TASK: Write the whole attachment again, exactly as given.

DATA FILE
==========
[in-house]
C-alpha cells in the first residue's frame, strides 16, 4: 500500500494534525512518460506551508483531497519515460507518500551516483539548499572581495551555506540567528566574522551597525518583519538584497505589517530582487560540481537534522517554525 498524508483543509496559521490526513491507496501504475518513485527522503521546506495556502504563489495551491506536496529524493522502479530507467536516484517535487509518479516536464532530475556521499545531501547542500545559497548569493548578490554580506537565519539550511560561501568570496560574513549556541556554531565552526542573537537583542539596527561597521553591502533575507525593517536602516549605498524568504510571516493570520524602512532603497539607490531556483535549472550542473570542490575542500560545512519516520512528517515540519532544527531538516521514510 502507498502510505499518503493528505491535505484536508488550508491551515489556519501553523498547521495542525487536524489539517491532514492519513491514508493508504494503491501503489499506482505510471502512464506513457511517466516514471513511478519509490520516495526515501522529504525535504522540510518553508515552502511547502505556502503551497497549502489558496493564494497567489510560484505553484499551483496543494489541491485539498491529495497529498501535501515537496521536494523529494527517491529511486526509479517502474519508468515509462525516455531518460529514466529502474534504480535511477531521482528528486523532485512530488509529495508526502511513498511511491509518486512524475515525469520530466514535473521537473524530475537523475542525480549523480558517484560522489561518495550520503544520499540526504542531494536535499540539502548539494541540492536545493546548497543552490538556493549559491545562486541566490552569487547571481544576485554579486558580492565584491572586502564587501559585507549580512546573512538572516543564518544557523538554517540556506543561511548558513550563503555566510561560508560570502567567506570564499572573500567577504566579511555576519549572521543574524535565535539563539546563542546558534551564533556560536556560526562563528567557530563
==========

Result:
[in-house]
C-alpha cells in the first residue's frame, strides 16, 4: 500500500494534525512518460506551508483531497519515460507518500551516483539548499572581495551555506540567528566574522551597525518583519538584497505589517530582487560540481537534522517554525 498524508483543509496559521490526513491507496501504475518513485527522503521546506495556502504563489495551491506536496529524493522502479530507467536516484517535487509518479516536464532530475556521499545531501547542500545559497548569493548578490554580506537565519539550511560561501568570496560574513549556541556554531565552526542573537537583542539596527561597521553591502533575507525593517536602516549605498524568504510571516493570520524602512532603497539607490531556483535549472550542473570542490575542500560545512519516520512528517515540519532544527531538516521514510 502507498502510505499518503493528505491535505484536508488550508491551515489556519501553523498547521495542525487536524489539517491532514492519513491514508493508504494503491501503489499506482505510471502512464506513457511517466516514471513511478519509490520516495526515501522529504525535504522540510518553508515552502511547502505556502503551497497549502489558496493564494497567489510560484505553484499551483496543494489541491485539498491529495497529498501535501515537496521536494523529494527517491529511486526509479517502474519508468515509462525516455531518460529514466529502474534504480535511477531521482528528486523532485512530488509529495508526502511513498511511491509518486512524475515525469520530466514535473521537473524530475537523475542525480549523480558517484560522489561518495550520503544520499540526504542531494536535499540539502548539494541540492536545493546548497543552490538556493549559491545562486541566490552569487547571481544576485554579486558580492565584491572586502564587501559585507549580512546573512538572516543564518544557523538554517540556506543561511548558513550563503555566510561560508560570502567567506570564499572573500567577504566579511555576519549572521543574524535565535539563539546563542546558534551564533556560536556560526562563528567557530563